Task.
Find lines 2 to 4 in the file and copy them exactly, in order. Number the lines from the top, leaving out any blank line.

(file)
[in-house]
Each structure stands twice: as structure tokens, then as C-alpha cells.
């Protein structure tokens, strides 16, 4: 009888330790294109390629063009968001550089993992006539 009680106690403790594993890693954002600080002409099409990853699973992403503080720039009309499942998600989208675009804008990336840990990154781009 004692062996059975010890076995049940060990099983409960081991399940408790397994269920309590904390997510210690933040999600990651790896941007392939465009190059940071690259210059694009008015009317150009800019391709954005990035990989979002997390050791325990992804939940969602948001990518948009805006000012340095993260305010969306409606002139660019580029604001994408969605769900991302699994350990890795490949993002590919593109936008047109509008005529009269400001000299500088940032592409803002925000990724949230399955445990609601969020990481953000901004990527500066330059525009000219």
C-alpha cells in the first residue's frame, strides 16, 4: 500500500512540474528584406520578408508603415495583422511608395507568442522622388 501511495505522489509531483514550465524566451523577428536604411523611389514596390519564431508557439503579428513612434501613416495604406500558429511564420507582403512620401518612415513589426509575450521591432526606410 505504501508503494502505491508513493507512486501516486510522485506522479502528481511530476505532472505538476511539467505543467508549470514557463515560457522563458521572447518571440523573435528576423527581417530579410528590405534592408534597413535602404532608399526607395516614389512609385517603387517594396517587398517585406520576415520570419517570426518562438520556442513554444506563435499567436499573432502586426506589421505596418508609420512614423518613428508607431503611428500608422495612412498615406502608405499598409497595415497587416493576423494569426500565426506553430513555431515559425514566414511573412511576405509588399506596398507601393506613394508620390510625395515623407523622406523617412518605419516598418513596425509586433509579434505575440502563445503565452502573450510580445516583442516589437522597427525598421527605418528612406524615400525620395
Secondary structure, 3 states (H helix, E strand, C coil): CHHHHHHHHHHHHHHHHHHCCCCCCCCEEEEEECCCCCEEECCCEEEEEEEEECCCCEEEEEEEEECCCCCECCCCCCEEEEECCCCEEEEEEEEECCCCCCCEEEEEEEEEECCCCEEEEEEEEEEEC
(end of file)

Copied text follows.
Each structure stands twice: as structure tokens, then as C-alpha cells.
């Protein structure tokens, strides 16, 4: 009888330790294109390629063009968001550089993992006539 009680106690403790594993890693954002600080002409099409990853699973992403503080720039009309499942998600989208675009804008990336840990990154781009 004692062996059975010890076995049940060990099983409960081991399940408790397994269920309590904390997510210690933040999600990651790896941007392939465009190059940071690259210059694009008015009317150009800019391709954005990035990989979002997390050791325990992804939940969602948001990518948009805006000012340095993260305010969306409606002139660019580029604001994408969605769900991302699994350990890795490949993002590919593109936008047109509008005529009269400001000299500088940032592409803002925000990724949230399955445990609601969020990481953000901004990527500066330059525009000219």
C-alpha cells in the first residue's frame, strides 16, 4: 500500500512540474528584406520578408508603415495583422511608395507568442522622388 501511495505522489509531483514550465524566451523577428536604411523611389514596390519564431508557439503579428513612434501613416495604406500558429511564420507582403512620401518612415513589426509575450521591432526606410 505504501508503494502505491508513493507512486501516486510522485506522479502528481511530476505532472505538476511539467505543467508549470514557463515560457522563458521572447518571440523573435528576423527581417530579410528590405534592408534597413535602404532608399526607395516614389512609385517603387517594396517587398517585406520576415520570419517570426518562438520556442513554444506563435499567436499573432502586426506589421505596418508609420512614423518613428508607431503611428500608422495612412498615406502608405499598409497595415497587416493576423494569426500565426506553430513555431515559425514566414511573412511576405509588399506596398507601393506613394508620390510625395515623407523622406523617412518605419516598418513596425509586433509579434505575440502563445503565452502573450510580445516583442516589437522597427525598421527605418528612406524615400525620395